He continues. ‘Protecting the environment is equally vital. A sad fact of China’s remarkable economic growth is the deterioration of the environment. In Beijing, where I live, the air is clogged with poisonous fine particles. Then there are the linked issues of corruption and social stability. China’s transition is rapid. There are so many challenges and social tensions’. But which social fault lines are primary, I ask? Yu doesn’t flinch when I ask him about the bitter conflicts in Xinjiang and Tibet, and the deep tensions between local Party officials and local people. ‘Several key challenges are now shaping the future of China’, he replies. ‘The prime tensions are between economic development and social fairness; economic growth and ecological protection; social stability and political democracy; individual rights and public goods; and between the China model and universal values.’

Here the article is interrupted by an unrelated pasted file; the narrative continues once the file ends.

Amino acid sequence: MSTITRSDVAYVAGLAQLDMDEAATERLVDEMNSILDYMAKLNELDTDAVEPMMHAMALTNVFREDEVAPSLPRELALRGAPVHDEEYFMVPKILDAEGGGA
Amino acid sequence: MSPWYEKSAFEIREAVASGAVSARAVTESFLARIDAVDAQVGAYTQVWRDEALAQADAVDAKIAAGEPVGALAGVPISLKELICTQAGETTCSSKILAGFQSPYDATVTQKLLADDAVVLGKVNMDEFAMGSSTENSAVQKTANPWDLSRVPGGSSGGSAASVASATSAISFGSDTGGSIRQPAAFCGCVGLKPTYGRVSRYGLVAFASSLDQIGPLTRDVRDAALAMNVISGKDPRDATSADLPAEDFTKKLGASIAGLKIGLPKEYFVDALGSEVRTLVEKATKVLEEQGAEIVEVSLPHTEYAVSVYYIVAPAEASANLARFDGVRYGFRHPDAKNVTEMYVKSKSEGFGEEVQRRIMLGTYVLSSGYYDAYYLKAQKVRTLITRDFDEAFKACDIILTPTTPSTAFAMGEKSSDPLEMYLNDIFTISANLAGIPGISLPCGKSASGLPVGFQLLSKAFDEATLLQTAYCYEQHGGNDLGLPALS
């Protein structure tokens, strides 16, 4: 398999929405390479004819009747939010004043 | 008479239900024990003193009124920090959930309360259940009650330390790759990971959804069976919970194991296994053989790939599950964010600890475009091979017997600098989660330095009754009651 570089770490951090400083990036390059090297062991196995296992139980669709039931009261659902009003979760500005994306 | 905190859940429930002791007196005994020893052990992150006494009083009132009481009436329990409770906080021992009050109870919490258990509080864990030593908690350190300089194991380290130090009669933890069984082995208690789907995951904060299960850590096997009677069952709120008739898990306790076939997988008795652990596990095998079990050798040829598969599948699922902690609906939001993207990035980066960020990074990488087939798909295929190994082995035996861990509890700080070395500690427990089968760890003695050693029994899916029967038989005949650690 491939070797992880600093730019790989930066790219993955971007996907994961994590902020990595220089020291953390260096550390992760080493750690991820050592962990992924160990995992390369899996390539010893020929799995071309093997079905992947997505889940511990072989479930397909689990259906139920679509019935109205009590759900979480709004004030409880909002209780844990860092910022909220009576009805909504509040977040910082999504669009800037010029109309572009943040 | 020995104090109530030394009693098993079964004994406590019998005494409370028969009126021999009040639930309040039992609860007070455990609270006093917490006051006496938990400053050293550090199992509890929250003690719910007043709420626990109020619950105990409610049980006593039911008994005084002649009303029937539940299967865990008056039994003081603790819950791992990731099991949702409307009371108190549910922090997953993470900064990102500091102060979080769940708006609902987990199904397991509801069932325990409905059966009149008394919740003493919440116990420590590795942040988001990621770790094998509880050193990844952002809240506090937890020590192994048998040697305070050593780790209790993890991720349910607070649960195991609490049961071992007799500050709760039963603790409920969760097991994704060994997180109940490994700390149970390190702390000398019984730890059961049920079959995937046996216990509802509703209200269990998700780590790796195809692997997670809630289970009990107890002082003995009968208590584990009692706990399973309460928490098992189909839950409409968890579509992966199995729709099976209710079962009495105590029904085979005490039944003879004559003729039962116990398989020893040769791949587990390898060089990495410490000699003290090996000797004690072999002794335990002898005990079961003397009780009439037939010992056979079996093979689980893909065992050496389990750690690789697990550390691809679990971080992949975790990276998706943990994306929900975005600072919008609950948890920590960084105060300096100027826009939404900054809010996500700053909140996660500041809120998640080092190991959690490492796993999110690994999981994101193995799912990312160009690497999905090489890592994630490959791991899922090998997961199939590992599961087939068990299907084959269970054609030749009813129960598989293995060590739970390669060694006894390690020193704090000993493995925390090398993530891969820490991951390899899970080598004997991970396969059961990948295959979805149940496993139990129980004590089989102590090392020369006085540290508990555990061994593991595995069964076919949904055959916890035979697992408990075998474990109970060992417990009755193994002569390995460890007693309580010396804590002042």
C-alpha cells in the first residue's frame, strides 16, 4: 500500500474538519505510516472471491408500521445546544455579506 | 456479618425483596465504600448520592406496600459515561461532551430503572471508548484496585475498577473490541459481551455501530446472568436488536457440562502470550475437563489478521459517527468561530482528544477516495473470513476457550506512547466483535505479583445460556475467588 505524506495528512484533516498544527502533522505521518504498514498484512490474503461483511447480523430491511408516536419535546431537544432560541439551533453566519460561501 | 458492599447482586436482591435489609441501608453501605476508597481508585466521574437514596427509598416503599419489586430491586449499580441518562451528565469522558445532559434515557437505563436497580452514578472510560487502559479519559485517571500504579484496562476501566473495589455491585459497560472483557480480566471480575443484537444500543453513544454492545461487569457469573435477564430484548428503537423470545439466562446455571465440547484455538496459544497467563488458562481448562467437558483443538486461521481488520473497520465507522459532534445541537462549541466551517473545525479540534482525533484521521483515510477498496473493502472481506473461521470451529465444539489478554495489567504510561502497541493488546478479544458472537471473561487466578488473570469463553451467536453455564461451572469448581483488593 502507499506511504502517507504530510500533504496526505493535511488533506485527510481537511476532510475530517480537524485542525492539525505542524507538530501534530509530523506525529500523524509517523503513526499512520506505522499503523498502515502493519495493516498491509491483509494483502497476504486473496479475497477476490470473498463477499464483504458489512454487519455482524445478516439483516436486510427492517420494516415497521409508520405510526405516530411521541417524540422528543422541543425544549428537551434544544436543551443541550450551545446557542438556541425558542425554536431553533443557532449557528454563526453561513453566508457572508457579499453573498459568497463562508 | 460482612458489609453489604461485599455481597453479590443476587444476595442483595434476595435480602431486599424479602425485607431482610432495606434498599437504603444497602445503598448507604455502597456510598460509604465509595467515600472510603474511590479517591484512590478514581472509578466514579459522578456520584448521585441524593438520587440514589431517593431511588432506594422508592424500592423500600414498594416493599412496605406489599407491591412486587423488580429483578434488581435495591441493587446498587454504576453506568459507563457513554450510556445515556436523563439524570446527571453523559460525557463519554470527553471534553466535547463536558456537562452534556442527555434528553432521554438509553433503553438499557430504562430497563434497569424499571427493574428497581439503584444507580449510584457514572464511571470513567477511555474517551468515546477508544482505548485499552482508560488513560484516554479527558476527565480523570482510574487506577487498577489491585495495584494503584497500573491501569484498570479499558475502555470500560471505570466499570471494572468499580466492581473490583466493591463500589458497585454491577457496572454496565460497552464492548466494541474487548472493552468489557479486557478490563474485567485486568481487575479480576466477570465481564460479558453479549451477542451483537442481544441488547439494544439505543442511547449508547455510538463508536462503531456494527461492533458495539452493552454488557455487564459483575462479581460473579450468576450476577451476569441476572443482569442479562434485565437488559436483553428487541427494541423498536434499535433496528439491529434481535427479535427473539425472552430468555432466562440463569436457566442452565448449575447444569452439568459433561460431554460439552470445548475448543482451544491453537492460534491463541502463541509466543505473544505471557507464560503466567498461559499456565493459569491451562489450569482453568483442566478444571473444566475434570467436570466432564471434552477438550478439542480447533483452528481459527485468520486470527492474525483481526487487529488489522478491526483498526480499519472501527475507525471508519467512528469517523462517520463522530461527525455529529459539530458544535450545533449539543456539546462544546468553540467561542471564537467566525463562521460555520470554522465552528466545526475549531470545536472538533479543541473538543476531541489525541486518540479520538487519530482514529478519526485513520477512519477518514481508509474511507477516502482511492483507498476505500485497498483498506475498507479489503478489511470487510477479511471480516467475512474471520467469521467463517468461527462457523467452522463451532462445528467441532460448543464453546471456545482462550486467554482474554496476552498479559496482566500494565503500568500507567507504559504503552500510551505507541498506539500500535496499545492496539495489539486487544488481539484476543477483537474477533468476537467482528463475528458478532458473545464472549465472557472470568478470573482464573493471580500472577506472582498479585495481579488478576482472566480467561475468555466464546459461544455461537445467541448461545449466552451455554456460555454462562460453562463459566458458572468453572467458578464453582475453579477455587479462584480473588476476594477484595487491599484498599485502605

This is familiar stuff, as if it came straight from recent Party documents. I press Yu to be more specific about where the Party is headed. In recent months, he’s called publicly for the ‘modernisation’ of cadre training. Since the CCP is the sole ruling party and the head and tail of political power in China – ‘the CCP is an elite vanguard party’ - how well it governs depends heavily on what’s taught within its growing numbers of Party schools, cadre training programs, ‘academies of governance’, overseas cadre training schemes and tertiary-level courses, for instance at Tsinghua University. Yu tells me he favours ‘strengthening educational content’ in line with ‘the needs of the knowledge economy and the information age’. ‘In the past’, he adds, ‘cadre training was designed to indoctrinate officials. The system’s outdated. What’s needed is its national upgrading and greater professionalism’.